LONDON (Reuters) – EasyJet’s <EZJ.L> founder Stelios Haji-Ioannou demanded on Wednesday a shareholder vote to remove two directors, as part of his battle to try to force the British airline to cancel an order for 107 Airbus <AIR.PA> planes.
Haji-Ioannou, easyJet’s biggest shareholder, says the new jets are useless given the crippling impact of the coronavirus pandemic on air travel and that their 4.5 billion pound ($5.5 billion) price tag threatens the firm’s survival.
He called for two directors including chief financial officer Andrew Findlay to be removed via a shareholder vote, and also voiced his opposition to a 600 million pound loan easyJet has taken out under a UK government scheme.
In a statement, he also threatened legal action against directors if easyJet ends up paying Airbus but was not able to meet its other financial commitments.
“If a penny of easyJet’s monies goes to Airbus whilst easyJet defaults on other future financial obligations (repayment of the UK government loan in March 2021), I will personally make sure that any scoundrels responsible will go to jail for breach of their fiduciary duties,” Haji-Ioannou said.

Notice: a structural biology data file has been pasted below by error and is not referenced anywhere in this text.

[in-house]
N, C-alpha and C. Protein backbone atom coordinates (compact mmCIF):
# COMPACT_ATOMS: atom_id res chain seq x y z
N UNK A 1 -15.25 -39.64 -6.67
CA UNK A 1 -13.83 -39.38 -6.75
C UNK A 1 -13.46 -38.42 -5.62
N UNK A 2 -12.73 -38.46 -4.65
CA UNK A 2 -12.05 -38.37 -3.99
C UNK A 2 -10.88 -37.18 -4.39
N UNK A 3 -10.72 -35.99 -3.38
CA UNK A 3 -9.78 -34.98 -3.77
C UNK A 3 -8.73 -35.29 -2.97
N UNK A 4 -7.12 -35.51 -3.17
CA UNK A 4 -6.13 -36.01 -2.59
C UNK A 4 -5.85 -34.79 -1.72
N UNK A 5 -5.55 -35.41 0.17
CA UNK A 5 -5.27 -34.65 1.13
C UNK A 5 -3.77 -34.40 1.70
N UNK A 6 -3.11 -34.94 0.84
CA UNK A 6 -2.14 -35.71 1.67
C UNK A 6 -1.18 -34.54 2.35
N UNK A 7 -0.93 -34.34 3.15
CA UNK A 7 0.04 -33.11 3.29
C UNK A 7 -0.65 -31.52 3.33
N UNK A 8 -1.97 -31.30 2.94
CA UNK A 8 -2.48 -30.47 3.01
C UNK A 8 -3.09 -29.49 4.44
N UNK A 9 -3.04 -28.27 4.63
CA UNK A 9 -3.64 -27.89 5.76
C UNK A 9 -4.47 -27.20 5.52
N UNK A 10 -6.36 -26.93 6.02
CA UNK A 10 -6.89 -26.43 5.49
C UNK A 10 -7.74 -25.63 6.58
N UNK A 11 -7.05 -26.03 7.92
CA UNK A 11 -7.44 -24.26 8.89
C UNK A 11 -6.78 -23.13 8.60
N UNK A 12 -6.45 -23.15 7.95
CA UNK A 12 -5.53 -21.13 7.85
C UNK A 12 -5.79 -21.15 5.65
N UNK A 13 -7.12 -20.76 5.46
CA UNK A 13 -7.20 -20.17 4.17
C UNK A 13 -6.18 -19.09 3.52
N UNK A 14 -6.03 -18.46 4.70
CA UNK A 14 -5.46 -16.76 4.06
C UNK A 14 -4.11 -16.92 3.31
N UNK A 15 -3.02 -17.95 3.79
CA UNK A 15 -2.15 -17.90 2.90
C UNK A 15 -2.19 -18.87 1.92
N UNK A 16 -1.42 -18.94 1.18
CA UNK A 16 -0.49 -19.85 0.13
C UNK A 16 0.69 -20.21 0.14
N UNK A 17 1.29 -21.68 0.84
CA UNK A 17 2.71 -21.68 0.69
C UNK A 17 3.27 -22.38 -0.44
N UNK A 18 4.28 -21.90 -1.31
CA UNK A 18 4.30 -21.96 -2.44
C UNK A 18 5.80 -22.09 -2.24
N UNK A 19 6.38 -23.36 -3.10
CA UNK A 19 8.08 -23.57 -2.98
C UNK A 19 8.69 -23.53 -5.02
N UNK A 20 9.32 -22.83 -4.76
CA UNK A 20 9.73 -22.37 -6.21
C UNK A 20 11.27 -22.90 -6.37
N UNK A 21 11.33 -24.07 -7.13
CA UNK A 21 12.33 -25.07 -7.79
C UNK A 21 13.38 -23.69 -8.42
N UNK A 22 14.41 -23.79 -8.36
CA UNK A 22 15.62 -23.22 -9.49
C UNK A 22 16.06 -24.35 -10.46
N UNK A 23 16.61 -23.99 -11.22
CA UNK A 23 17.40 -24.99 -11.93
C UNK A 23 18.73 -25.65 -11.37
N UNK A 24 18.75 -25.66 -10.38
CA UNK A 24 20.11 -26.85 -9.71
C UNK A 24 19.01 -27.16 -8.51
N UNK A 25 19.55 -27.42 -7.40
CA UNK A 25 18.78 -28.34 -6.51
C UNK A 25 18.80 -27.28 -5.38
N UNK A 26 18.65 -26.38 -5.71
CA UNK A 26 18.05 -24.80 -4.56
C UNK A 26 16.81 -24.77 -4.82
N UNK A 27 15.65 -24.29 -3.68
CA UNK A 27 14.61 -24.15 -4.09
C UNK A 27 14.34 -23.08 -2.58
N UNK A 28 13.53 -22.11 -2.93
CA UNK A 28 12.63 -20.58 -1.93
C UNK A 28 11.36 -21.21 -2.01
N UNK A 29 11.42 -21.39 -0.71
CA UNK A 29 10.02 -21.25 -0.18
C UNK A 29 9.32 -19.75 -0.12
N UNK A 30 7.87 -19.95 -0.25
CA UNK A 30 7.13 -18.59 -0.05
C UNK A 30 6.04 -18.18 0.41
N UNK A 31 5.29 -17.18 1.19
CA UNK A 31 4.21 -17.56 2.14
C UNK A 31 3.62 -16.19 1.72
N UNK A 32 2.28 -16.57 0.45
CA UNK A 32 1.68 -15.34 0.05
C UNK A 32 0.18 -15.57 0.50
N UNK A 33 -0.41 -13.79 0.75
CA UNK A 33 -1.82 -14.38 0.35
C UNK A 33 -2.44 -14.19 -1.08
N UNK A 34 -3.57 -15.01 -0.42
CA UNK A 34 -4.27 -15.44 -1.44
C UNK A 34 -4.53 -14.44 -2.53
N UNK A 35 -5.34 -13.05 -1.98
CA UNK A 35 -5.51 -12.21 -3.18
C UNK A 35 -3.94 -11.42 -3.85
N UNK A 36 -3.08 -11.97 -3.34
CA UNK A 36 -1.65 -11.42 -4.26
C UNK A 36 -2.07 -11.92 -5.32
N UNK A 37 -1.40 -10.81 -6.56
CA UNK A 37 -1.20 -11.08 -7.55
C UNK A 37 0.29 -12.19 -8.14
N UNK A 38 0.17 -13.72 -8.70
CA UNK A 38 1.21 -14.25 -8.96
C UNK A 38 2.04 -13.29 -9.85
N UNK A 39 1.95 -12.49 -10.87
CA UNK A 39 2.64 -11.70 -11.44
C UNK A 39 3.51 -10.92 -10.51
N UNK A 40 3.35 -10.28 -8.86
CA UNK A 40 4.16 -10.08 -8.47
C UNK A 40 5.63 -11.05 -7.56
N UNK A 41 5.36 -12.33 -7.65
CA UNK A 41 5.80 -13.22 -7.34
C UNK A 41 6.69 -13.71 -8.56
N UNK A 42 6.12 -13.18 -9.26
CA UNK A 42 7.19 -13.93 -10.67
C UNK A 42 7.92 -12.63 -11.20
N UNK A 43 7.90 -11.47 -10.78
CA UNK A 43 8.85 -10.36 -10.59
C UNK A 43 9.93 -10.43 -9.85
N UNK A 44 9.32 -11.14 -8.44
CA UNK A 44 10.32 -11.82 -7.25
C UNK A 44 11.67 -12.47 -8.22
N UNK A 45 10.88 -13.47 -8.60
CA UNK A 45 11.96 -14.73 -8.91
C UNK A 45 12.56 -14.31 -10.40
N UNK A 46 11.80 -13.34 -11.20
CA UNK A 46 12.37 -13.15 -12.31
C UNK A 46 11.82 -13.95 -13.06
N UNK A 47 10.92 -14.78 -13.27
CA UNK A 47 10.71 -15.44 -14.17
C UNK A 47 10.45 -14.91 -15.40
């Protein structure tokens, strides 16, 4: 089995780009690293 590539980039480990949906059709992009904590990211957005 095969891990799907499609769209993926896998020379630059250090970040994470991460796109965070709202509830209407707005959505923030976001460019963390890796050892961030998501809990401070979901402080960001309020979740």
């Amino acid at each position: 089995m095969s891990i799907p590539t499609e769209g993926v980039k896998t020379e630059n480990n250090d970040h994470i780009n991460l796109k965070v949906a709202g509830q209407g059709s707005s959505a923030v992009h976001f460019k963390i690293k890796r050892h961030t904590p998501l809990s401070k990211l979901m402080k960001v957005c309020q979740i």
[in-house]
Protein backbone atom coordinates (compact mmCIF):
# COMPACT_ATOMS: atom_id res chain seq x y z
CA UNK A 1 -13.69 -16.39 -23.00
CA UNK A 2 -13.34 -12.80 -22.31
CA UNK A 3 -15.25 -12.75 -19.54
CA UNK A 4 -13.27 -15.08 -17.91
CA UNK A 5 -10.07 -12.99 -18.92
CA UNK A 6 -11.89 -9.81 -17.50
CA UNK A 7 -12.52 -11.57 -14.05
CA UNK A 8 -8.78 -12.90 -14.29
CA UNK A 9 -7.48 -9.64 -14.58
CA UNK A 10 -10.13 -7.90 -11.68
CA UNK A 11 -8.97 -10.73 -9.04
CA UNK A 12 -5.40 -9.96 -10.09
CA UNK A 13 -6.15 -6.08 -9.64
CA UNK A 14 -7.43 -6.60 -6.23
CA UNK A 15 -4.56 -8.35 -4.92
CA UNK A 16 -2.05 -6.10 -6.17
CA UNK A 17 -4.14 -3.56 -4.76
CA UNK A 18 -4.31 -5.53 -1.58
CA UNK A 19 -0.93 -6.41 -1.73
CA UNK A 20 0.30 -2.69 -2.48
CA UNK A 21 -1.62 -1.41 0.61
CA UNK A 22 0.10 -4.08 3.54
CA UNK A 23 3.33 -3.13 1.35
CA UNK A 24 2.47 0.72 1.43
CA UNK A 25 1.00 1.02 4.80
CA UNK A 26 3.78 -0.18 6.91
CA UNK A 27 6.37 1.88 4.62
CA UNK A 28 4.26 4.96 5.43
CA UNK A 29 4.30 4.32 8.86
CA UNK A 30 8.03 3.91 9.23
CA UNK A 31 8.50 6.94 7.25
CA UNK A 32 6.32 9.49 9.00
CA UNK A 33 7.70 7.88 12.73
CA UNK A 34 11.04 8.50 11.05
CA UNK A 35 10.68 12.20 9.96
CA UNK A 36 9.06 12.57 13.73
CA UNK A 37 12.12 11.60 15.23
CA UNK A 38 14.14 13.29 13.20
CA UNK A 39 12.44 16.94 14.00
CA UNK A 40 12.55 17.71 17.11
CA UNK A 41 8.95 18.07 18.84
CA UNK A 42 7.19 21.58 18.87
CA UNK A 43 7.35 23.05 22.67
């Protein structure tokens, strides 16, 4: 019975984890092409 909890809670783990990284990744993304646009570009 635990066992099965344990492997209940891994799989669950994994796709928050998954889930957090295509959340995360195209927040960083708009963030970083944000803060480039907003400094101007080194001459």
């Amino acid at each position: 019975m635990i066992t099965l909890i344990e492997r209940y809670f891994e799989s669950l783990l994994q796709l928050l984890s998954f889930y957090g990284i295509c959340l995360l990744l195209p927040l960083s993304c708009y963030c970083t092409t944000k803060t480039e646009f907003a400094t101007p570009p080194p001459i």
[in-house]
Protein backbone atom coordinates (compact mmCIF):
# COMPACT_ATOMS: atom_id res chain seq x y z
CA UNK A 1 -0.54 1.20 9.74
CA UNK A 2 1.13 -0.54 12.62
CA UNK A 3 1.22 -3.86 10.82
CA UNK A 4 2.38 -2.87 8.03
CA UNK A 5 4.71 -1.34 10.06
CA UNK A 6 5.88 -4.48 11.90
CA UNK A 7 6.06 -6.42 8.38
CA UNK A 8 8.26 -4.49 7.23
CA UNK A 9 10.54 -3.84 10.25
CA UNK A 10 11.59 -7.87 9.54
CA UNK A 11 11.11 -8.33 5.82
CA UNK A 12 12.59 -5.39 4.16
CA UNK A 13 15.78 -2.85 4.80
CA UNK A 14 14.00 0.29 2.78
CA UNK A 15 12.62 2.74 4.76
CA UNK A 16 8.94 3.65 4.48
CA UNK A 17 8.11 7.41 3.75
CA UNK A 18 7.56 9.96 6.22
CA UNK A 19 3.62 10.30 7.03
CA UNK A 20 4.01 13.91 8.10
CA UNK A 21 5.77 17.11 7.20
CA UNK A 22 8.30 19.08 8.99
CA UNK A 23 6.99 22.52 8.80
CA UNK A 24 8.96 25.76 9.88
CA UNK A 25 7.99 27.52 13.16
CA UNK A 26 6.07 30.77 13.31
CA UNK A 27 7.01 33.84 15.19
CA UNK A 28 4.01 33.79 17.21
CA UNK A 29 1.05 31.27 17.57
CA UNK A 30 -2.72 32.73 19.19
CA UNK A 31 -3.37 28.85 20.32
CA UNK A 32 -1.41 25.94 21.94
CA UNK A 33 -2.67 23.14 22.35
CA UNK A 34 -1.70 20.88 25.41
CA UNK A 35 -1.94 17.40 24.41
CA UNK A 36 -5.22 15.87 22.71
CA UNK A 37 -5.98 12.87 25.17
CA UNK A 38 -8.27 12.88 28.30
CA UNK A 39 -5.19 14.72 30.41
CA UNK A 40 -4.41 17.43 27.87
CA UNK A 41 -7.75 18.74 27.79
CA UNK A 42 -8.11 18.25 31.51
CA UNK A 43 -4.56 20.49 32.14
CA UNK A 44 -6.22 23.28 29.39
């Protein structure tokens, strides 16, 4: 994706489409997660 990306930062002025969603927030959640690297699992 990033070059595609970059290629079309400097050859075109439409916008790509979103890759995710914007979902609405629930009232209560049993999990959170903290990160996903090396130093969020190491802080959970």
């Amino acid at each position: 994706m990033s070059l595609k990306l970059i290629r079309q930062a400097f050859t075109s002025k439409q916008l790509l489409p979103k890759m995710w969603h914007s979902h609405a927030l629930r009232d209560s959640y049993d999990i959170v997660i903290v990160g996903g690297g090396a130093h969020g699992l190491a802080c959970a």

The airline said it had received notices from UBS Private Banking Nominees and Vidacos Nominees to requisition a general meeting to remove Findlay and non-executive director Andreas Bierwirth.
EasyJet said it understood Haji-Ioannou’s easyGroup was the ultimate beneficial holder of the shares being exercised by those two investment firms, and that it was considering the notices.
But before publishing the formal requisition notices, easyJet said it believed holding a general shareholders’ meeting would be an unhelpful distraction from its focus on managing its finances at a time when it has no revenue and all its planes are grounded.
“We remain absolutely focused on removing expenditure from the business, engaging with all of our business partners and suppliers including Airbus, and on safeguarding jobs and short-term liquidity,” an easyJet spokeswoman said by email.
The airline said accessing the government’s COVID Corporate Finance Facility was in the best interests of the company and Findlay had the board’s full support.
Haji-Ioannou, whose family owns a third of easyJet’s shares and who even before the coronavirus crisis was a critic of easyJet’s strategy to buy more planes, has talked of a 4.5 billion pound payment to Airbus, but a source familiar with the matter said the amount due was significantly less.
(Reporting by Sarah Young; additional reporting by Alistair Smout; editing by David Holmes and Mark Potter)